"Paying an additional premium pay would make such a tremendous difference for me," Gebreselassie said, reading a statement from the worker.

Rina Cummings, an Amazon employee at the same Staten Island facility where her coworker, Chris Smalls, was fired hours after organizing a walkout in March, testified in support of the additional protections. She revealed there have been at least 50 cases of coronavirus there.

“We are not robots. We are people,” Cummings said. “Amazon has made billions of dollars during this crisis but yet they still fail to protect the so-called essential workers: us.”

Kathryn Wylde, president of the Partnership for New York City, a business leadership organization, said the legislation needs to be “rethought.”

“We’re not going to have the resources to simply solve all problems with public subsidies,” said Wylde, questioning analogies of the pandemic to the crisis after the 9/11 terrorist attacks, when New York received more support from Washington, D.C. than now. “We’ve got huge displacement in our economy and we can’t do business-as-usual in terms of coming up with the solutions to deal with it.”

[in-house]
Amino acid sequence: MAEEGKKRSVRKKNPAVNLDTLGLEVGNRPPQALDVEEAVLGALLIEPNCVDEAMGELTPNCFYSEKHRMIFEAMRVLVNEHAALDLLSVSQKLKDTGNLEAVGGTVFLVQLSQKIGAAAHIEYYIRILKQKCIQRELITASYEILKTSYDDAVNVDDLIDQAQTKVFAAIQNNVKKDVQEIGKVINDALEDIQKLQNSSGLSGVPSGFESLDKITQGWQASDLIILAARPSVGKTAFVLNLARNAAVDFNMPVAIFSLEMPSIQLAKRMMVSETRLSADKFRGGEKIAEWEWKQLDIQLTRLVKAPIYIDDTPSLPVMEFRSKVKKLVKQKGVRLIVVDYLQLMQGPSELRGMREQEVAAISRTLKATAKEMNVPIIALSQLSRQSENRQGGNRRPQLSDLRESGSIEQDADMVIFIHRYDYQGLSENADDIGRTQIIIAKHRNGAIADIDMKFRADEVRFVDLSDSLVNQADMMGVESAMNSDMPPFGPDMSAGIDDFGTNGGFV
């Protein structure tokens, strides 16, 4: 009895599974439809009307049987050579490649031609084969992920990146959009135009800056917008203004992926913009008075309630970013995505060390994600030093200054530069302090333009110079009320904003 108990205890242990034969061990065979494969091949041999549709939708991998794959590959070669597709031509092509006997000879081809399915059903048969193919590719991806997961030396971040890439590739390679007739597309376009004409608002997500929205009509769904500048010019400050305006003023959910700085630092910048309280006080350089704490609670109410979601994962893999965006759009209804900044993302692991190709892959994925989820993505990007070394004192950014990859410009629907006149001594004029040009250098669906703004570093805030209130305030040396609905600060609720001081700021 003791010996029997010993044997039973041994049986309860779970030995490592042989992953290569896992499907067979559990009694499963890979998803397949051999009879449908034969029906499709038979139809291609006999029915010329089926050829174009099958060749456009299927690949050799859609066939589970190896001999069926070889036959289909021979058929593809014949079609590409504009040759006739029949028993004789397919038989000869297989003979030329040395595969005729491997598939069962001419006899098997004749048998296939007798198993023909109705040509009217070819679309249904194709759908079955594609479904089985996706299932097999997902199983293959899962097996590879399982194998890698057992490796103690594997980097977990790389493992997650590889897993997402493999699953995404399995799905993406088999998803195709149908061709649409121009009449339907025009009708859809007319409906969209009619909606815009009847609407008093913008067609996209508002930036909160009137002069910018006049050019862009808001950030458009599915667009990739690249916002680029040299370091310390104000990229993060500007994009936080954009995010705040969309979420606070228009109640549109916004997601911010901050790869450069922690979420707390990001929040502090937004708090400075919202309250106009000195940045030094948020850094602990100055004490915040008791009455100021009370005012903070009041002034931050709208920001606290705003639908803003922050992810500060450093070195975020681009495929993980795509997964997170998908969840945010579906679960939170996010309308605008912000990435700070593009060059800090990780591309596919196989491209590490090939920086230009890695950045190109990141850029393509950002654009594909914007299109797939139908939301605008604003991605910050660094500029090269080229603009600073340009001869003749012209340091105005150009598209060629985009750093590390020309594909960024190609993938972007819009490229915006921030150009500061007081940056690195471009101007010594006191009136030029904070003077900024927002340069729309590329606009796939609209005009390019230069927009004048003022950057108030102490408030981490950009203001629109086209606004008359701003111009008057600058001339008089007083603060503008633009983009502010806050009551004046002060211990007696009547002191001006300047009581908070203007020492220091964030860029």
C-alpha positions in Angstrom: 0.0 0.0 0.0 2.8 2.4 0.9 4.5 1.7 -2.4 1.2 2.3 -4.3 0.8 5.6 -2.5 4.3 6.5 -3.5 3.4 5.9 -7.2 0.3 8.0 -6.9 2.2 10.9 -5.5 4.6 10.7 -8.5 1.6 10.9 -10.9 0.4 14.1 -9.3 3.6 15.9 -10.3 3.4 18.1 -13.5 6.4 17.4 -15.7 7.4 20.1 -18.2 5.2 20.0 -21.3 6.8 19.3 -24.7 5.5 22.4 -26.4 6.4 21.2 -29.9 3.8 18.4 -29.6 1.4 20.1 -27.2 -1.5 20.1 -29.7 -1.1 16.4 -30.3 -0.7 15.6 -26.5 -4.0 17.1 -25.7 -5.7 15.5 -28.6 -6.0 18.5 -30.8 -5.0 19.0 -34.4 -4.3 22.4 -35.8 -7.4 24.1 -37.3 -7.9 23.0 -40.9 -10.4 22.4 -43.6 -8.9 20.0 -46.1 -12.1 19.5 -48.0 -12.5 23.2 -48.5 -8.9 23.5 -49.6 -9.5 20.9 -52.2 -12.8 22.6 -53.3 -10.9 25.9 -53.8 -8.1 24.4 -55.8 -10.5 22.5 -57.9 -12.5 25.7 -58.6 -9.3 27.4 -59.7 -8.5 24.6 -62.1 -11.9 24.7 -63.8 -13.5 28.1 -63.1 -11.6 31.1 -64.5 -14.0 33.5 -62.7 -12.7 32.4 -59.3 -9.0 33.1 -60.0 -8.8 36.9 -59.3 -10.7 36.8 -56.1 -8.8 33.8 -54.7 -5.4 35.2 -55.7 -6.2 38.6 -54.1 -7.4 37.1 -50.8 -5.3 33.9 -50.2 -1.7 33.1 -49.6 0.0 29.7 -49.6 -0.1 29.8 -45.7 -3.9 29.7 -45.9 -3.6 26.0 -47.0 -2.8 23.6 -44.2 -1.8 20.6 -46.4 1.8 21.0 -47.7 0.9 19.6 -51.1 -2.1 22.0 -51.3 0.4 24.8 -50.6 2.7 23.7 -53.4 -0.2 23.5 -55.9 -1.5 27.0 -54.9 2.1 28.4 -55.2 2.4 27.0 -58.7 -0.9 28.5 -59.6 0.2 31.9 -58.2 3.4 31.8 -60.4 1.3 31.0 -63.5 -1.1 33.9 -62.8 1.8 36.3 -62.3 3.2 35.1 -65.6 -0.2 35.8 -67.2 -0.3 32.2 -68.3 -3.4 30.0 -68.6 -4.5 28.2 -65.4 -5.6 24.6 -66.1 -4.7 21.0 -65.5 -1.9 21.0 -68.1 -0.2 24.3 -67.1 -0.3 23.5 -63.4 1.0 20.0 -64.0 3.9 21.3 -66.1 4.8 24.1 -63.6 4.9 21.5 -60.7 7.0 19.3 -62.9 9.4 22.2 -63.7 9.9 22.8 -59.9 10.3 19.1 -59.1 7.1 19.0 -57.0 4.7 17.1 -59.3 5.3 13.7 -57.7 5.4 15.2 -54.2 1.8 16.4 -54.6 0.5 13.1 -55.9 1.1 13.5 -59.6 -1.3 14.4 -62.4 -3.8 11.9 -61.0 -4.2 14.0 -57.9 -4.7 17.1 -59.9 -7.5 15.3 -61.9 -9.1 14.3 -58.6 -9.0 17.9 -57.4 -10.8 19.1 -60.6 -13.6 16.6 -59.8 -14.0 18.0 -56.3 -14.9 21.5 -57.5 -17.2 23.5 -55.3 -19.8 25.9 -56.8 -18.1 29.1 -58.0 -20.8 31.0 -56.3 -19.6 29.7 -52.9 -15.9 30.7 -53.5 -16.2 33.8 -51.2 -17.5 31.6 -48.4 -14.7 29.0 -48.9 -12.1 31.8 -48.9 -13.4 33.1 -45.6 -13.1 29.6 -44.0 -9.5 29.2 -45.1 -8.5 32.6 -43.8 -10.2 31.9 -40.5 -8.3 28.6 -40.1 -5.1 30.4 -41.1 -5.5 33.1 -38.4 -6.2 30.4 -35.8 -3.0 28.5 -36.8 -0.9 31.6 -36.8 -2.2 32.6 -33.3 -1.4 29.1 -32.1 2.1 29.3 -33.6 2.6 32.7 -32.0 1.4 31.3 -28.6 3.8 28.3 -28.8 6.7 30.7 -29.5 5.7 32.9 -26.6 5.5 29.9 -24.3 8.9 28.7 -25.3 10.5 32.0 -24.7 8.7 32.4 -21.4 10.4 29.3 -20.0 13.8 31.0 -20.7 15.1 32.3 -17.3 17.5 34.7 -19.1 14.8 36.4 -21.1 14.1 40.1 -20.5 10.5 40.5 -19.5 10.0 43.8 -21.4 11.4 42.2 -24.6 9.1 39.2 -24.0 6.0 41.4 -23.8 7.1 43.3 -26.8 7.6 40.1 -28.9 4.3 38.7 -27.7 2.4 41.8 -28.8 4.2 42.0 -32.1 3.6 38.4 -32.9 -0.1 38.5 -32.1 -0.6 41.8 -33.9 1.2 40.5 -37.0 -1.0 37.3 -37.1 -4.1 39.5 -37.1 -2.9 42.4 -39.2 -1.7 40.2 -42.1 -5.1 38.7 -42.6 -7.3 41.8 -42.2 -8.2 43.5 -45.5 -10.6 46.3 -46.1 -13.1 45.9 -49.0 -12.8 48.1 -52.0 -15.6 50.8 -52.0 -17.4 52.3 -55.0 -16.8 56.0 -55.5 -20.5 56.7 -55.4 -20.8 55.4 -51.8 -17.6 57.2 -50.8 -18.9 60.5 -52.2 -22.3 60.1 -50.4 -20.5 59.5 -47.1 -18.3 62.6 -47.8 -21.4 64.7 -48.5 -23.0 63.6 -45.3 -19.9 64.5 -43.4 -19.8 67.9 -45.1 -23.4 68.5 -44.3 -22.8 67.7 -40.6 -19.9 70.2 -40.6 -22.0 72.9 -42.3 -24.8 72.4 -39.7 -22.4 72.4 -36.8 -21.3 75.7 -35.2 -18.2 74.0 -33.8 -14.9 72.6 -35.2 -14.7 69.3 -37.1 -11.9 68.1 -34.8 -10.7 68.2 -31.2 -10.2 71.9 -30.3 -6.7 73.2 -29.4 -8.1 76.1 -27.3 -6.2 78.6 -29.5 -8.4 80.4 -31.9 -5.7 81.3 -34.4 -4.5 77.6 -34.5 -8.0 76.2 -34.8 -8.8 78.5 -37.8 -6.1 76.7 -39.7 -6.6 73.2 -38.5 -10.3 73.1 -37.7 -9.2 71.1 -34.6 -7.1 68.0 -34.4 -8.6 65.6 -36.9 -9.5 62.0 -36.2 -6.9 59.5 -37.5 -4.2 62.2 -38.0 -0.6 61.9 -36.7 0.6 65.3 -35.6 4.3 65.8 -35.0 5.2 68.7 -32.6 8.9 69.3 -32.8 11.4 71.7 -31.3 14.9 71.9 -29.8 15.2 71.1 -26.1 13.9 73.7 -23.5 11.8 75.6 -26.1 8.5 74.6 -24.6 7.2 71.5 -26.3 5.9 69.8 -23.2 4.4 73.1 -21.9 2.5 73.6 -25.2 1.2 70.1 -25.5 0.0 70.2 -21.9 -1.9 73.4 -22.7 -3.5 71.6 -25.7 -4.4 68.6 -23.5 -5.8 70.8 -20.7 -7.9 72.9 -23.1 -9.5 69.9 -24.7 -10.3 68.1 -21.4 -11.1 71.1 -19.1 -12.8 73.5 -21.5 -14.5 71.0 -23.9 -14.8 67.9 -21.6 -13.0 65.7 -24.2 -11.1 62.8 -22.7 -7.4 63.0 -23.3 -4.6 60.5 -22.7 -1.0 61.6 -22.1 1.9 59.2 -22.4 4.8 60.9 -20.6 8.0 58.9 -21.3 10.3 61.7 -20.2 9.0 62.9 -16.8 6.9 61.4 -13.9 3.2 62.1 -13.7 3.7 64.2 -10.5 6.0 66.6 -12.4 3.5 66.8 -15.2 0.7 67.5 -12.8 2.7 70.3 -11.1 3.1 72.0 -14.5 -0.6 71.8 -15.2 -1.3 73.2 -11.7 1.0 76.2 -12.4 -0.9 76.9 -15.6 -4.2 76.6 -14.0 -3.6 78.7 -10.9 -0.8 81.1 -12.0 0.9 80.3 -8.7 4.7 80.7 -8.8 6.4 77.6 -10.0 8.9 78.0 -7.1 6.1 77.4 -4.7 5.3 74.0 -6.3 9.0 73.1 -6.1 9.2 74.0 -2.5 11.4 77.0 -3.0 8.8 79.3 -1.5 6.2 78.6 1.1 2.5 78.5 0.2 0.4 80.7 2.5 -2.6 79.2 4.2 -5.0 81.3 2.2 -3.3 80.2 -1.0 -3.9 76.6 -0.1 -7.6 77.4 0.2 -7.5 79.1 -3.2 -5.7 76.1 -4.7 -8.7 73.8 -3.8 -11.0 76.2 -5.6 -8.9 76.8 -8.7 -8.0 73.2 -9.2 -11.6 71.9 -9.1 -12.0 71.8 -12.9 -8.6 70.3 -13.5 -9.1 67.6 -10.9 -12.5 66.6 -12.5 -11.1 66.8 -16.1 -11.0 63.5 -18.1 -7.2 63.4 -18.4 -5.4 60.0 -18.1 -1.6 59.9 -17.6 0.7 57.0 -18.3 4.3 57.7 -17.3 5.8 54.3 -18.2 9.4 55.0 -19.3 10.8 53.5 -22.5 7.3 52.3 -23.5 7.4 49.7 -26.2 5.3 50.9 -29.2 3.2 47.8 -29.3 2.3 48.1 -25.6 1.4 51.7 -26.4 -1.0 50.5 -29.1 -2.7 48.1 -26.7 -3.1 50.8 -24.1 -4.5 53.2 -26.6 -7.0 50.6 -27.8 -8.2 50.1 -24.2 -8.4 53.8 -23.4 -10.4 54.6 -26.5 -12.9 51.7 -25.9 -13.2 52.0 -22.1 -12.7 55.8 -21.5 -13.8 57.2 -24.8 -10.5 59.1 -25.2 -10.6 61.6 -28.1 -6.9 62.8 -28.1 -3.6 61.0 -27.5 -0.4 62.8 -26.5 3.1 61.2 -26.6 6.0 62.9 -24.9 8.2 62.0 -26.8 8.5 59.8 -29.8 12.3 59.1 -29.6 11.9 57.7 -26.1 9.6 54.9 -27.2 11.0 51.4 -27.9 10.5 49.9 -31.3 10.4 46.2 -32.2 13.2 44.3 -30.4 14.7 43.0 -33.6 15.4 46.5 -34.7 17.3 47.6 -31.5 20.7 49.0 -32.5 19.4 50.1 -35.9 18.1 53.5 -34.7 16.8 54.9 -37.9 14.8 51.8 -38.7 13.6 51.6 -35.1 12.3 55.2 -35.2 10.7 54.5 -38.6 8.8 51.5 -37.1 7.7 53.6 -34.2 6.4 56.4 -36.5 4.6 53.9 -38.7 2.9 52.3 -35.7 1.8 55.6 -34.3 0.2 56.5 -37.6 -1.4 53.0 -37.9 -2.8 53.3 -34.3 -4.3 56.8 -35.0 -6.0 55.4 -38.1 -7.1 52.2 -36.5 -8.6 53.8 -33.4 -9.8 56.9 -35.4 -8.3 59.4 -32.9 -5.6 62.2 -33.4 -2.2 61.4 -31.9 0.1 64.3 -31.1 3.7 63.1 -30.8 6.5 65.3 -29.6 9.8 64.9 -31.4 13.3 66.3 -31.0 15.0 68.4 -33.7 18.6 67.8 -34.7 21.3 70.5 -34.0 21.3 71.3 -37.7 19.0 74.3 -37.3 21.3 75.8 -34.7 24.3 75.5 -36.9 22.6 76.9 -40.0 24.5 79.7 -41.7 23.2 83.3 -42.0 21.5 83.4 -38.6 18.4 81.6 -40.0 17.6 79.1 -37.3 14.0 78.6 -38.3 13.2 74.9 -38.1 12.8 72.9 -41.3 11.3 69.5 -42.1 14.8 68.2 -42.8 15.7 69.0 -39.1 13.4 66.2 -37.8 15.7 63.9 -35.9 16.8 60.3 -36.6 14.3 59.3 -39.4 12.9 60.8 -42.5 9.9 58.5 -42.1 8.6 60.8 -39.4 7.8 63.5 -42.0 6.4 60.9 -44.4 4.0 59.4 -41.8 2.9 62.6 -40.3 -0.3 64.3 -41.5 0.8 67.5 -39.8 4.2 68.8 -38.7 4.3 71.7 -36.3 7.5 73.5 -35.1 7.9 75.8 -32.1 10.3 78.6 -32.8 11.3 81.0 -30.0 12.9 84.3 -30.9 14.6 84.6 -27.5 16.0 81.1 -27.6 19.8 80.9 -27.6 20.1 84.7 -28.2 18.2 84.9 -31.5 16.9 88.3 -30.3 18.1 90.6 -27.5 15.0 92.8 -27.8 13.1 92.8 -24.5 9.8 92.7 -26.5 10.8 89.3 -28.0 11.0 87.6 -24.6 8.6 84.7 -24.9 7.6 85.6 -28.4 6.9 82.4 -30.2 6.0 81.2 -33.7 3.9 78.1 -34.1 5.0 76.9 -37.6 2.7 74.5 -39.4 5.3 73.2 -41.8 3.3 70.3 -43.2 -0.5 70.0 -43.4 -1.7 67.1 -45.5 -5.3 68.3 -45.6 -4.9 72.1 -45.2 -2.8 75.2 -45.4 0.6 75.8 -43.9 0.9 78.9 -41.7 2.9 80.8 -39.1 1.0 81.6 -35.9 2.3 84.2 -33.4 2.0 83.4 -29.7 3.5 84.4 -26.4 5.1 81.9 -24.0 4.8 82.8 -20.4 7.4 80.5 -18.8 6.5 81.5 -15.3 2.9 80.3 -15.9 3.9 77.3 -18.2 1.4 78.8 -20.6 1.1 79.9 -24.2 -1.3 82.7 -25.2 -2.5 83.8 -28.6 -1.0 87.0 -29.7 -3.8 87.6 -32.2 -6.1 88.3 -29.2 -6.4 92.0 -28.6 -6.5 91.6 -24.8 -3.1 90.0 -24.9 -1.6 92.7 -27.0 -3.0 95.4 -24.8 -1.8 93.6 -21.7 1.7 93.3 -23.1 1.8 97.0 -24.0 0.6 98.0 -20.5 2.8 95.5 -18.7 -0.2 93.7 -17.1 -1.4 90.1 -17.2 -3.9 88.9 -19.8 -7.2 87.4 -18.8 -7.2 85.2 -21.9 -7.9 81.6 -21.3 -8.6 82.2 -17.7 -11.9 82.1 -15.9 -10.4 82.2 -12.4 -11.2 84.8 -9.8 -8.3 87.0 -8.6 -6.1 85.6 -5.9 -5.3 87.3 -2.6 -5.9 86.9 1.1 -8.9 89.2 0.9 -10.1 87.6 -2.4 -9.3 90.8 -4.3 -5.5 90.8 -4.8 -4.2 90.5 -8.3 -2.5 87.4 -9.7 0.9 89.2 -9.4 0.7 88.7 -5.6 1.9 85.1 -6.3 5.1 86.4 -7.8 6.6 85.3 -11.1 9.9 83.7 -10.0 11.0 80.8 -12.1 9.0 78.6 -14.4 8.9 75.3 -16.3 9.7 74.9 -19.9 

She added solutions will have to be as “innovative” as they were in the 1970s and 1980s to make it through the crisis.

The Brooklyn Chamber of Commerce's executive vice president Samara Karasyk said in a statement, "the small business community simply can't afford any additional expenses—they put even more businesses and jobs at risk."

There are also concerns over how large nonprofits would shoulder the burden without either a carveout or more funding as NYC faces looming cuts due to the fiscal crisis the coronavirus pandemic has spurred.

City Councilmember Helen Rosenthal suggested either amending the package of legislation to exempt nonprofits—which provide critical services for domestic violence survivors, undocumented immigrants, and homeless New Yorkers—or providing more funding.

“Our revenues are down around $10 billion, however the city cannot be intimidated into passing an austerity budget," Rosenthal said.